Following Yumi Stynes and George Negus’s ridiculous comments on Channel 10’s The Circle (if you missed them here they are on Today Tonight) the backlash from ordinary punters through social media channels has been nothing short of extraordinary. Yumi and George faced the music on The Project, but then completely ruined any chance of public forgiveness when they made a somewhat half hearted attempt to apologise to Corporal Ben Roberts Smith VC.
I’m sorry George and Yumi, but if you’re going to apologize then just say SORRY.
Not I’m sorry but what I really meant was ….
Or I’m sorry but if you read my comments you’ll see the humour.

That’s not a real apology. Even after all the complaints, I don’t think these two very experienced broadcasters feel they’ve done anything wrong.

Maybe next time Yumi and George you might think before you speak. (Ironic really when Yumi’s jibe was about Ben having to look for his brain. Think she may have lost hers.)
And if you’re forced to apologise at least look like you mean it.

National Eating Disorders Collaboration appoints a Media Advisory Group.

I am really honored to be included in a new Media Advisory Group (MAG) which has been set up to help raise awareness about eating disorders in Australia.

The objective of MAG is to develop media industry guidelines for reporting and depicting eating disorders, disordered eating and issues of negative body image in all media. These guidelines will have a strong reference to current suicide and mental health reporting guidelines used widely in Australia as well as the Body Image advisory guidelines developed by the Australian Government in 2010.

Australia is experiencing a two-fold increase in eating disorder behaviour, with data indicating that approximately 15% of Australian women will need clinical intervention for an eating disorder in their lifetime.

The NEDC will deliver the first national blueprint to the Australian Government by mid 2012 delivering the entire sector a point to start planning and delivering significant changes for Australians who are at risk of eating disorders.

The Media Advisory Group members are:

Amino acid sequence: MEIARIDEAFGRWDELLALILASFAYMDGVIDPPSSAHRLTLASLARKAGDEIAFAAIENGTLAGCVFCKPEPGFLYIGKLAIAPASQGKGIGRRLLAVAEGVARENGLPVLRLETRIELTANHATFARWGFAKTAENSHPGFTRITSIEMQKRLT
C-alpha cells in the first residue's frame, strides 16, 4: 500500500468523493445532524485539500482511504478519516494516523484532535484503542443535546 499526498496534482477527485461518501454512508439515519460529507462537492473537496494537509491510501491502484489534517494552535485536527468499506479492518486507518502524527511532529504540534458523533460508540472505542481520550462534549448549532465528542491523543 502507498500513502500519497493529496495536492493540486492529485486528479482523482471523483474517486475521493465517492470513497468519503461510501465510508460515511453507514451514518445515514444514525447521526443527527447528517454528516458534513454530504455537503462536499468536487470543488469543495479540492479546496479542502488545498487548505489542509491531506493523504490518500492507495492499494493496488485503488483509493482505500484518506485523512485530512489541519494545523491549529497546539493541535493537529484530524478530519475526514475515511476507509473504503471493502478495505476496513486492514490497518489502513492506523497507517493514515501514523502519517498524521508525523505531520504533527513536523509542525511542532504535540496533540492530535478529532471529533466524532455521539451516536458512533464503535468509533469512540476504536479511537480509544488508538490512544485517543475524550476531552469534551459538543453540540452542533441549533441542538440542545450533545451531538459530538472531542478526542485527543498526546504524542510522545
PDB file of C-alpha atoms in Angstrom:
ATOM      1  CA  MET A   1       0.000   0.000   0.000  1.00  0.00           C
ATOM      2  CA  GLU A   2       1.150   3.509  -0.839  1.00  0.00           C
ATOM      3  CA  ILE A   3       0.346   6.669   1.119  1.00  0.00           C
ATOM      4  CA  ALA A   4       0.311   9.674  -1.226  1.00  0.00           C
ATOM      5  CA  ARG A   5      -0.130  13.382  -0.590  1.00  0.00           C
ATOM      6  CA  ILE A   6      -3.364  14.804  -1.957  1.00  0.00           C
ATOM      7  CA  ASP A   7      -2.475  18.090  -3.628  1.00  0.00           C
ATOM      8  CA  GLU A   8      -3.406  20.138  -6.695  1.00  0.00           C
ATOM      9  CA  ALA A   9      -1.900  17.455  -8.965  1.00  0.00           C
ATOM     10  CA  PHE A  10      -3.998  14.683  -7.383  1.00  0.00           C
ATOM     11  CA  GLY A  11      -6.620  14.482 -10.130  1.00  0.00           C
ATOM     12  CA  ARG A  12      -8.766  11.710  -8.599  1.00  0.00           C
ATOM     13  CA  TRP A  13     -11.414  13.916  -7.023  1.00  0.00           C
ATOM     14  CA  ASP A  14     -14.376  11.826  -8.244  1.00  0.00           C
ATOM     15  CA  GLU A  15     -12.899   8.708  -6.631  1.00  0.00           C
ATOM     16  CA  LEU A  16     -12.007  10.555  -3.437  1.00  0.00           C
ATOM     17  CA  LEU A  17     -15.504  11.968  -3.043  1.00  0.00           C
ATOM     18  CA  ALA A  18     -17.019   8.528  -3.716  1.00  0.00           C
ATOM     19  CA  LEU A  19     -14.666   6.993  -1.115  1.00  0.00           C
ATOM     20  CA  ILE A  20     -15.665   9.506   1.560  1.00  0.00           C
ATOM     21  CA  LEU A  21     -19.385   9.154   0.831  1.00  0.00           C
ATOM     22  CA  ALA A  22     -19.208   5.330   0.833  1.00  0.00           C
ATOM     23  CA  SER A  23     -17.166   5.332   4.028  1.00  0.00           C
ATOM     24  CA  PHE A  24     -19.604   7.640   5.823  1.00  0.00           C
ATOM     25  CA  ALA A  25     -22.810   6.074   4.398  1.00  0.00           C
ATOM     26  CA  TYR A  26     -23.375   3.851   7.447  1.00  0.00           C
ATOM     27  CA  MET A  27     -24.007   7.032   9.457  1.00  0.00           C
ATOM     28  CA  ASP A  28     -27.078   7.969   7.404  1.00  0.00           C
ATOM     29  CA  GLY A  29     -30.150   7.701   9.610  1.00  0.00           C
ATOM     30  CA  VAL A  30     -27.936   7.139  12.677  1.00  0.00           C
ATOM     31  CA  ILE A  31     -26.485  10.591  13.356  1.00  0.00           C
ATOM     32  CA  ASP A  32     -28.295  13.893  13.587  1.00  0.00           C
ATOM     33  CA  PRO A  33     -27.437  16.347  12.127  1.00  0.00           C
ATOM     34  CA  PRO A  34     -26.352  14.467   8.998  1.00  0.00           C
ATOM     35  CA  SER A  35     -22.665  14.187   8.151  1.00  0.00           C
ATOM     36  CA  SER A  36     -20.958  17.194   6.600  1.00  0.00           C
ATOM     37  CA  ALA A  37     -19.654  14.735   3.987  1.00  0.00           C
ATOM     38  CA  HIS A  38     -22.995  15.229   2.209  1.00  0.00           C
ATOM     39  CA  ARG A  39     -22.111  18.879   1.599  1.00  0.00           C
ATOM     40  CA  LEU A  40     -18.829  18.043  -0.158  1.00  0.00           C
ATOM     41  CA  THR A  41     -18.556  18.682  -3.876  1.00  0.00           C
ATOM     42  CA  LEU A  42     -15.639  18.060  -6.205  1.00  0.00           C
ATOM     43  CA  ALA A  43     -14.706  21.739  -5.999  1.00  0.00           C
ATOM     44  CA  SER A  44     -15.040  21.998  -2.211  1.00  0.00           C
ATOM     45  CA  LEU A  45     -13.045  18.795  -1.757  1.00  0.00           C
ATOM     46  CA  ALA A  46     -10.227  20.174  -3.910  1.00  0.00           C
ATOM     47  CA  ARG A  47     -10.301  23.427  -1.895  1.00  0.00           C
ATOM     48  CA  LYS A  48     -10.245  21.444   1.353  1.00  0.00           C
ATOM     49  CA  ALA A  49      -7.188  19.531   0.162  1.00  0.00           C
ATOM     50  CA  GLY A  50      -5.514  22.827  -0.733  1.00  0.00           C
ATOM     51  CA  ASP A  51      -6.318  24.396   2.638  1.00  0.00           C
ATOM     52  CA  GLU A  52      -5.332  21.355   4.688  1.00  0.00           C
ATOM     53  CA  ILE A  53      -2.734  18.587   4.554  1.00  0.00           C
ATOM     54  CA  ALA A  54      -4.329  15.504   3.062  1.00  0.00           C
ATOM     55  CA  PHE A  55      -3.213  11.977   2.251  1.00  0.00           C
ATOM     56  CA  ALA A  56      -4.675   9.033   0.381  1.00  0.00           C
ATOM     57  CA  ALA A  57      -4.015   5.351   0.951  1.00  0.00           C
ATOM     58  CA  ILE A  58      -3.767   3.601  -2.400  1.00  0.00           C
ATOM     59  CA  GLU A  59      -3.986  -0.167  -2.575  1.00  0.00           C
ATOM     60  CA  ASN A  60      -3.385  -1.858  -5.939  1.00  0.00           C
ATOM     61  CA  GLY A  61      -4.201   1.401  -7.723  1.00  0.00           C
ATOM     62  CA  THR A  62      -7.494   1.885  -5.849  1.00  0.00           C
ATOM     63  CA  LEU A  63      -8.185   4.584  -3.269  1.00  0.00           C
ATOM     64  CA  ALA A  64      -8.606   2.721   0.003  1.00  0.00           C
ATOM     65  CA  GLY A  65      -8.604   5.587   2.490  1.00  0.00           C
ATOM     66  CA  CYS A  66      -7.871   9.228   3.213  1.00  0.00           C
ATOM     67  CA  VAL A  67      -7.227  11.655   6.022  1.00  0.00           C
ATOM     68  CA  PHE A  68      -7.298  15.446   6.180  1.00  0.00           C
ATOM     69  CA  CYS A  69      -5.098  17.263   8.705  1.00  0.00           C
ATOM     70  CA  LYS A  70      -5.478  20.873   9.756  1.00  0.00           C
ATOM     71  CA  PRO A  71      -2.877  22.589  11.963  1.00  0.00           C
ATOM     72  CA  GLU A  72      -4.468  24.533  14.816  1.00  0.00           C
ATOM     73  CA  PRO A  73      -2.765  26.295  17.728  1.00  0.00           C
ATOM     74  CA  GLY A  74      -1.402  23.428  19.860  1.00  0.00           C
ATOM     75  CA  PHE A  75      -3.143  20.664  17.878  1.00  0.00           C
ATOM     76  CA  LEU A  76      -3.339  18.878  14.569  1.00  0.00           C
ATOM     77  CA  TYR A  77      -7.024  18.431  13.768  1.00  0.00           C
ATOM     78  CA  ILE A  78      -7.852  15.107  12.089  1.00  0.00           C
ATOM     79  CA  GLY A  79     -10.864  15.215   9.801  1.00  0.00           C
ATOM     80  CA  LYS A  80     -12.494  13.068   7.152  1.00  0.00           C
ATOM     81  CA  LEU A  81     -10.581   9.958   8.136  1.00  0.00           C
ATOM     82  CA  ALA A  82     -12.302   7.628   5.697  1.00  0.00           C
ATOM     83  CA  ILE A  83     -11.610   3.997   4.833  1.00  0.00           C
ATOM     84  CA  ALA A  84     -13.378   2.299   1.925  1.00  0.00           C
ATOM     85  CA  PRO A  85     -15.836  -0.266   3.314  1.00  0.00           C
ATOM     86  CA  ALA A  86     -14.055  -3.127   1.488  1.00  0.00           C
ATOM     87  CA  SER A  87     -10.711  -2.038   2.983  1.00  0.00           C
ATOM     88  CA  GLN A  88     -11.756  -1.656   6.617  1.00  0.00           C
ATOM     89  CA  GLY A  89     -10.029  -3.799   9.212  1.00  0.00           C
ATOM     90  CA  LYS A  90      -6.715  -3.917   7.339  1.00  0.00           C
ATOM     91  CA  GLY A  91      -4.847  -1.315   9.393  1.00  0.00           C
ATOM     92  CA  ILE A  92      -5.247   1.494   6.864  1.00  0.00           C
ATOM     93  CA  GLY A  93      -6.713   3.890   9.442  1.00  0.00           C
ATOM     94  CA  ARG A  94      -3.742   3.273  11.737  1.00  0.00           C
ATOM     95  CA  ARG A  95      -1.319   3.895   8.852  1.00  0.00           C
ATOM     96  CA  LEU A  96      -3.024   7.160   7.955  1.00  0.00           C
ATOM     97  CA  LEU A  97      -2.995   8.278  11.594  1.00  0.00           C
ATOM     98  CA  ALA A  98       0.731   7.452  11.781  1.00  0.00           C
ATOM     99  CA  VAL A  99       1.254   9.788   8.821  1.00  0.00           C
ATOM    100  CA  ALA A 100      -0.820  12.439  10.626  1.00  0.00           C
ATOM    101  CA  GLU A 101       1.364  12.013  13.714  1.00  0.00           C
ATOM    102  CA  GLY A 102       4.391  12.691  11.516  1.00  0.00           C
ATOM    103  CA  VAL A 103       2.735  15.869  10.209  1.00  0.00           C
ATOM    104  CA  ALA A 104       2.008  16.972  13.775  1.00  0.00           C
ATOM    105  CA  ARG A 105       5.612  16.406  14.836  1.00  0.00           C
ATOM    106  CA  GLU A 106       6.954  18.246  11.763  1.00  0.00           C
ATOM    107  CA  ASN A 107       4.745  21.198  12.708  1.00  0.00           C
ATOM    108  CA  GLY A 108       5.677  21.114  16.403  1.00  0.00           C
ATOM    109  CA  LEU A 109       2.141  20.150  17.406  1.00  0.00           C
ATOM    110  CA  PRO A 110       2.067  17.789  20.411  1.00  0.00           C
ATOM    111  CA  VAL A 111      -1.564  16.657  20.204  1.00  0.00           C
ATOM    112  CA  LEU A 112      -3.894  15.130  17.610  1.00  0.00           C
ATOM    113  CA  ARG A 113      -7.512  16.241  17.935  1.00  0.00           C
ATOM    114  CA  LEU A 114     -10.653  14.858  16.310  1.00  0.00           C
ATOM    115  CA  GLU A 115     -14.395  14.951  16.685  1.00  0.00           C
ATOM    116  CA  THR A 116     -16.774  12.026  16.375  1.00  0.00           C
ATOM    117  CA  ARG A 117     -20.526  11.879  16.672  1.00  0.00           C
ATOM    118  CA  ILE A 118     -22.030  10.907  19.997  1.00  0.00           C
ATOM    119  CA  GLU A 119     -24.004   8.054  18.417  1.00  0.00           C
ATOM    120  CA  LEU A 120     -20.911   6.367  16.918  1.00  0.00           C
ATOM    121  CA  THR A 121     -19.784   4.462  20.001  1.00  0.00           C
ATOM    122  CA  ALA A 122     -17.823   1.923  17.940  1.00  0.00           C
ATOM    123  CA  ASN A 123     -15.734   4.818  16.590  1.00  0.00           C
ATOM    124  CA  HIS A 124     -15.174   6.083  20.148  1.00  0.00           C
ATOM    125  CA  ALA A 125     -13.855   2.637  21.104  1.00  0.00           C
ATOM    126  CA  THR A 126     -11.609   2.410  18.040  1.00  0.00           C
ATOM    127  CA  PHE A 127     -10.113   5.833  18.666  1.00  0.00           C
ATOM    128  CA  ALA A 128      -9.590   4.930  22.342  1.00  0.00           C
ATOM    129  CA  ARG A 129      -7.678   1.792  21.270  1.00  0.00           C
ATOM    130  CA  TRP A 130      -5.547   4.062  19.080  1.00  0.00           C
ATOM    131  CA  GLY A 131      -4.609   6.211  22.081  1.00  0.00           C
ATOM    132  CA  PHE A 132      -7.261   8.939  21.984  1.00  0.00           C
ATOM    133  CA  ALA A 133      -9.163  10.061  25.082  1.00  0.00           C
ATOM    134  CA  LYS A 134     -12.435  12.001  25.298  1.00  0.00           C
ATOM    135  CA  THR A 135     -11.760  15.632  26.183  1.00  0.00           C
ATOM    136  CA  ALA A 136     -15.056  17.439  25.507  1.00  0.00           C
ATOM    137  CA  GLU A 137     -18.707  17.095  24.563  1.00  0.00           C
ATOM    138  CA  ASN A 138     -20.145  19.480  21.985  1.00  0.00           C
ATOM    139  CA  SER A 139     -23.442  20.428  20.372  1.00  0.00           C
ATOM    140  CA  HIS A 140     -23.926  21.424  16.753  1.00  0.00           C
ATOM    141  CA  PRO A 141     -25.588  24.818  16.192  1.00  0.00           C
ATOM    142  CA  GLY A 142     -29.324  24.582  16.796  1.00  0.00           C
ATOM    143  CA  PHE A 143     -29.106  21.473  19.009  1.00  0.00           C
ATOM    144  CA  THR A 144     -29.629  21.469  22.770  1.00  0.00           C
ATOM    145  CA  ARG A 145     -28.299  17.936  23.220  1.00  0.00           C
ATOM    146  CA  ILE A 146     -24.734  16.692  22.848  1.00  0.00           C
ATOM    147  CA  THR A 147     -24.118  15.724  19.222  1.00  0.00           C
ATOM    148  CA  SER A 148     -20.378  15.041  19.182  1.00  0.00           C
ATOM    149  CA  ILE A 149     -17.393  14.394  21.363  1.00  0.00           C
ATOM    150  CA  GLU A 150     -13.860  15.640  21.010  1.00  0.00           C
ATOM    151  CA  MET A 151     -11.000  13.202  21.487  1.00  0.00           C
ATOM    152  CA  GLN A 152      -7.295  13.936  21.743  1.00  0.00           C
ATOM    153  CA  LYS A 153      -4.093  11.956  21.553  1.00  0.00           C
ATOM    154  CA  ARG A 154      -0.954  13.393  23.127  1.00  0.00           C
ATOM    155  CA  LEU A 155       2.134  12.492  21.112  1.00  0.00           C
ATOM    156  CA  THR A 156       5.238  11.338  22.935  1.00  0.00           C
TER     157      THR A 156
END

• Gemma Crisp – Editor, Cosmopolitan magazine
• Adam Cresswell – Health Editor, The Australian
• Tiffany Dunk – Editor, Dolly magazine
• Shelly Horton – Editor at large, Sun Herald
• Rachel Friend – media commentator and contributor
• Susanna Larson – Director Corporate Communication, SBS
• Caroline Marcus – Reporter, Sunday Telegraph
• Julie Robotham – Health Editor, Sydney Morning Herald
• Sophie Scott – Health and medical editor, ABC
• Sarah Tarca – Editor, Girlfriend magazine
• Lisa Wilkinson – Presenter, Today Show Channel 9

For more information about eating disorders go to webcast

If you are a parent or a grandparent of a child about to head back to school make sure you check out the videos I’ve posted on the home page. The forum was produced for and aims to answer questions commonly asked by parents. Hear from Dr Martine Walker, a Sydney GP, Beverley Thirkell a teen psychologist, Sue Brown Principal of Uralla Central School and Gregory Prior, the Deputy Director General of Schools NSW.
Visit for more information on technology, wellbeing, homework, study and lots more and feel free to post a comment about the videos.


Tips for children returning to school.

Rachel Friend facilitates this four part webcast about the top tips for returning to school.  This webcast was produced for the NSW Department of Education and Communities.  Getting Off To A Great Start is the first chapter in the series and gives parents practical tips on how to get their child back into a school routine and ready for a great year of learning.  For more information go to

Doing Well in Class

Rachel Friend facilitates this discussion on how to help your child achieve their best in the class room for the NSW Department of Education and Communities website